We had given an old kitchen table to a daughter, who no longer needed it. While remodeling their house, someone had broken off a leg. We took it back thinking Gerald could repair it and we could donate it to the Household Give-Away that the Marion Ministerial Association runs. Stuff is stored for those who need it at Community of Christ Church.

However, when we realized the low door needed to be replaced with a taller table, that repaired kitchen table was the answer. Adult chairs were substituted for the little red plastic ones. (Aidan found them and enjoyed them at Thanksgiving.) The growing kids continued to congregate in their special place.

With various electronic games becoming important to them, more and more they were hooking onto the family room TV with cords and junk all over the floor to trip the unwary. Their desire to watch the Disney Channel (not available on the little TV in the art room) competed with the fathers’ desire to watch ballgames. We had a problem. The youngsters had outgrown the “art room” although they still claimed it and used it. I decided we needed a teenagers’ den in there.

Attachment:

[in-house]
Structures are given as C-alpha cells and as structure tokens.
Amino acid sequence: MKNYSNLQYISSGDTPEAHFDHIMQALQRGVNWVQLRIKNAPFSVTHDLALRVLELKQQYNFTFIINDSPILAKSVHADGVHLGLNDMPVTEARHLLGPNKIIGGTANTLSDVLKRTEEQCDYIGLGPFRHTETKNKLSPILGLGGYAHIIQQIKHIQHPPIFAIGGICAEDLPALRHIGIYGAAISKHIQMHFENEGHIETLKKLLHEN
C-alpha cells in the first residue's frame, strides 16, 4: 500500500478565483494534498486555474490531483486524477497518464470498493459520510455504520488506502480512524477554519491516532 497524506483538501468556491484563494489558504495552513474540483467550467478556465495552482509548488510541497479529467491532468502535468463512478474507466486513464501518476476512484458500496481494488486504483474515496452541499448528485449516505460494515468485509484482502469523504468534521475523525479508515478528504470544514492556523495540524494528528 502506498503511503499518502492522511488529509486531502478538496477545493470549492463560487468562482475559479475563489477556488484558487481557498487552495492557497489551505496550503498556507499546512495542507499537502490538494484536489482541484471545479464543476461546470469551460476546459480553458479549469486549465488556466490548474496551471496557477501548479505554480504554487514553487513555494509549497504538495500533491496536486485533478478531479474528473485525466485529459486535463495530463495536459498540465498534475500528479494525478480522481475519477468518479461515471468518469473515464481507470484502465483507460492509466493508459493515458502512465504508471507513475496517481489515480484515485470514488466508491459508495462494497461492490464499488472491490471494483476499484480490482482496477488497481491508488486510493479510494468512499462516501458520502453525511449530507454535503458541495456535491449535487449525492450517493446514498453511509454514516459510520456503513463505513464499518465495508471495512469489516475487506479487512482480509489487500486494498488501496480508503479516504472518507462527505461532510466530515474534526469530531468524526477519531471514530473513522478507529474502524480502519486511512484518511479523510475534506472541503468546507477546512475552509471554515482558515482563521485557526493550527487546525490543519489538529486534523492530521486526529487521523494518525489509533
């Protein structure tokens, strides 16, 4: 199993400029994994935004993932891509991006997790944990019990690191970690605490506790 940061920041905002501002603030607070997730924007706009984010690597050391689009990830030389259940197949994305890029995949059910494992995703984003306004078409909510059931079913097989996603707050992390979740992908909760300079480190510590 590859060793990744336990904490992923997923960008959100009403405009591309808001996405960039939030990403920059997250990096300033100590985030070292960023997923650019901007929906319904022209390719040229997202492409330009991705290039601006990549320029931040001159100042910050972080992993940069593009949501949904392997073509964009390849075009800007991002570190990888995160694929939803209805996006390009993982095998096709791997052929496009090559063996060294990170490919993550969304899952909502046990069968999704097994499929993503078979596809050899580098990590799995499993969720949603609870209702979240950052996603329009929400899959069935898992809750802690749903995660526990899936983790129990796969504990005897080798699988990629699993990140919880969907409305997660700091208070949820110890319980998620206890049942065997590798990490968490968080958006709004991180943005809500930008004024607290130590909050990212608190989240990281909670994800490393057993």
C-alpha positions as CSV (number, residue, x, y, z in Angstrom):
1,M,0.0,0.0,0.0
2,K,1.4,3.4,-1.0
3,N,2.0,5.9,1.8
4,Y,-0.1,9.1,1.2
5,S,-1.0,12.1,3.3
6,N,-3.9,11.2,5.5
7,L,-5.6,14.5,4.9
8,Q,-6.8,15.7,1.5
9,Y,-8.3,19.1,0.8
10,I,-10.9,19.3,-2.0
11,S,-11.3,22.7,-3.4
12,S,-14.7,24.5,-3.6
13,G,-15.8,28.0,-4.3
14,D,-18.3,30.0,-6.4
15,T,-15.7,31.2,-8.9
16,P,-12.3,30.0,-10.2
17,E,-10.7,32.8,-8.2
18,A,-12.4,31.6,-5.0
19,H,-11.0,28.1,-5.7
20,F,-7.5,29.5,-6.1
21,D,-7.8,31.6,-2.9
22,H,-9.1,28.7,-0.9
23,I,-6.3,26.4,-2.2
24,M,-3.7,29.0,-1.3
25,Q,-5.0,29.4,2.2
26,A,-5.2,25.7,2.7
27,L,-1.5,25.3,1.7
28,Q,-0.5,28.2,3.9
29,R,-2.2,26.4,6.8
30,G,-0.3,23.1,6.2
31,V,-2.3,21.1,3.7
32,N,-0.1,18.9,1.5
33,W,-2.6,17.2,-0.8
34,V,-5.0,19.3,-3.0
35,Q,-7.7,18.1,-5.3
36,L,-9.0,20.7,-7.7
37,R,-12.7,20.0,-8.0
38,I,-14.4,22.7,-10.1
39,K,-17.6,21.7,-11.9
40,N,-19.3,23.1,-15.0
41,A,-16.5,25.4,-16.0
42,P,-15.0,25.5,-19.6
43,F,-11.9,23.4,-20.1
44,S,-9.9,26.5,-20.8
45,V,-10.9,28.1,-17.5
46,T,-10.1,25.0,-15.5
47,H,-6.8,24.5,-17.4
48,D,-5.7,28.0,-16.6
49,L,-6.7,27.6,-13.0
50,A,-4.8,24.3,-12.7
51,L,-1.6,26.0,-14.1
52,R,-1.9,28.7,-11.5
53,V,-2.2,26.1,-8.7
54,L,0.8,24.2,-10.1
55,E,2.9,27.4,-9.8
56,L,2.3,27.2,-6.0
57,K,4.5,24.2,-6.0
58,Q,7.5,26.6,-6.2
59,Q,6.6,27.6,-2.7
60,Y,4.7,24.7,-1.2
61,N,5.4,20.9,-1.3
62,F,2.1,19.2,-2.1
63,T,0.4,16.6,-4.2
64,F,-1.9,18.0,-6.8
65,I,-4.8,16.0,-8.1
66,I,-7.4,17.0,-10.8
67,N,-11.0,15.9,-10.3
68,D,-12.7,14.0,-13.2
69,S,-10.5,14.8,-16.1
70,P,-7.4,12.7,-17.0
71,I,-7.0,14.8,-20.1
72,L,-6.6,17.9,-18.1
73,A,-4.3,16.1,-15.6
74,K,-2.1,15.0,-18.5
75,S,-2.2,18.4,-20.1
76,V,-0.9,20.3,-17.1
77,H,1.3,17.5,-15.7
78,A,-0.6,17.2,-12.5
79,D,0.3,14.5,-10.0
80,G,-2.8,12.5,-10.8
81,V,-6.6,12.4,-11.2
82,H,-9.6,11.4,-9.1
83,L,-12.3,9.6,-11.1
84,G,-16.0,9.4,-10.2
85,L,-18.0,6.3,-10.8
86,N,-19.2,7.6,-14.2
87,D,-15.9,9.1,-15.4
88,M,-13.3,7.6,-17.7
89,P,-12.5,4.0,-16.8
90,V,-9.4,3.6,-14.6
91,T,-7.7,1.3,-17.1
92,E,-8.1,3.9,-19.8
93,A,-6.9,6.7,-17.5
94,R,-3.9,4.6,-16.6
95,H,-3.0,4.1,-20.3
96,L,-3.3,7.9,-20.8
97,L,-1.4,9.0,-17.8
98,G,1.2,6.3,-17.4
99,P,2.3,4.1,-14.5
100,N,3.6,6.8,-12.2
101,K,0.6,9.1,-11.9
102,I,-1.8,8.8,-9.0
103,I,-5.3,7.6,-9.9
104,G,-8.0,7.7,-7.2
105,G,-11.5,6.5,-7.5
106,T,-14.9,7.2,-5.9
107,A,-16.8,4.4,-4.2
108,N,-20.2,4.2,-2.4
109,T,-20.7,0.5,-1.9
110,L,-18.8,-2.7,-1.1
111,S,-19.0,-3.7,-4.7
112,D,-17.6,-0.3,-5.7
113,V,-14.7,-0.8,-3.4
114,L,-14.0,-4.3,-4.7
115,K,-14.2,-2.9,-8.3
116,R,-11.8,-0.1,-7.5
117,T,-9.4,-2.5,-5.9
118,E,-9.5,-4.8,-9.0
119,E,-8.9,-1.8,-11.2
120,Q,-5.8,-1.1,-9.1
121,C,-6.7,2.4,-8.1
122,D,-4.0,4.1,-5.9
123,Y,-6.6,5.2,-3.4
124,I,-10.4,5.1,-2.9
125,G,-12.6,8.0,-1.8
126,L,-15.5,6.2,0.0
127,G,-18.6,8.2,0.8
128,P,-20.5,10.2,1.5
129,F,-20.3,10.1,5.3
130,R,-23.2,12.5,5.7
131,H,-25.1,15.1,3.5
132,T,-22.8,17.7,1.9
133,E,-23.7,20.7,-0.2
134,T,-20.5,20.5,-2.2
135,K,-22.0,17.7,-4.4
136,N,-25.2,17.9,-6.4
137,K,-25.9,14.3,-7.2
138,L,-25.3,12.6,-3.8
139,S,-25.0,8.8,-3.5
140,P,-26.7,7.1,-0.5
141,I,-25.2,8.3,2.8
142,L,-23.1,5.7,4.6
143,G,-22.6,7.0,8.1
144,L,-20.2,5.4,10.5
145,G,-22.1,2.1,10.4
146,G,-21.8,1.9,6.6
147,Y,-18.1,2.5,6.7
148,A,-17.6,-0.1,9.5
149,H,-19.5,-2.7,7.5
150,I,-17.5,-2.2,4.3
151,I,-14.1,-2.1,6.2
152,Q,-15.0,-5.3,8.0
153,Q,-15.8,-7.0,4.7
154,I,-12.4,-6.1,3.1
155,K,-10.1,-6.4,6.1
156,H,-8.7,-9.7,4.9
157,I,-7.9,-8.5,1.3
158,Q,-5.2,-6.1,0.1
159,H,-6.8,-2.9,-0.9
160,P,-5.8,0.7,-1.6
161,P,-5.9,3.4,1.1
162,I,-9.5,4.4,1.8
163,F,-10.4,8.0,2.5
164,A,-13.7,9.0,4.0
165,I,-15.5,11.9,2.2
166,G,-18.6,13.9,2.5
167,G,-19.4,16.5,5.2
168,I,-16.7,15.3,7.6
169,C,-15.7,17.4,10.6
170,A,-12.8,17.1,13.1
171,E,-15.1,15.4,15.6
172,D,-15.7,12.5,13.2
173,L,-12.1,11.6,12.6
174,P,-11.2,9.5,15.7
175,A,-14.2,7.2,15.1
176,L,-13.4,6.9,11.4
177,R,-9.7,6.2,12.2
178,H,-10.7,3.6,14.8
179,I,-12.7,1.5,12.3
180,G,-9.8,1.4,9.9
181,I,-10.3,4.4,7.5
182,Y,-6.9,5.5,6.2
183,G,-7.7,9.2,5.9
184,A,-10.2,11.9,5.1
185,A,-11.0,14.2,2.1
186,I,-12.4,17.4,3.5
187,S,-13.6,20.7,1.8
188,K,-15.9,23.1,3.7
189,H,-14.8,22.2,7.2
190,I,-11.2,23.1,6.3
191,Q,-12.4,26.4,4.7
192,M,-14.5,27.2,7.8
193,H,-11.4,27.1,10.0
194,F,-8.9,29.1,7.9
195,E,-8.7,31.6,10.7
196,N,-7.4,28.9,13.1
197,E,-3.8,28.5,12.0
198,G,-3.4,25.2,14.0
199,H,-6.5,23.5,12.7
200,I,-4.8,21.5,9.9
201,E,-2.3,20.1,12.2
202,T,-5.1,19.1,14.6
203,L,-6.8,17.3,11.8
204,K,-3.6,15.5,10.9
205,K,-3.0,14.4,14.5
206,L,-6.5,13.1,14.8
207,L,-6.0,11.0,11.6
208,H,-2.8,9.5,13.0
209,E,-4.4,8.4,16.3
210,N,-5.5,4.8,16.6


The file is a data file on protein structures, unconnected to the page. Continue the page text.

On one wall of this room, there was a wire shelf left over from the garage. Clothes could be hung underneath. That had gradually filled up with hunting clothes and old coats and sweaters for the occasional time kids might unexpectedly need a warm garment when they ran outside. Then I moved a bunch of “junk clothes” out of another closet so the kids could have “costumes” for the skits they sometimes create. Before I had time to act on the den project, that overloaded shelf fell down depositing a wall full of garments all over the floor. I piled them on the table and the “art room” was out of commission.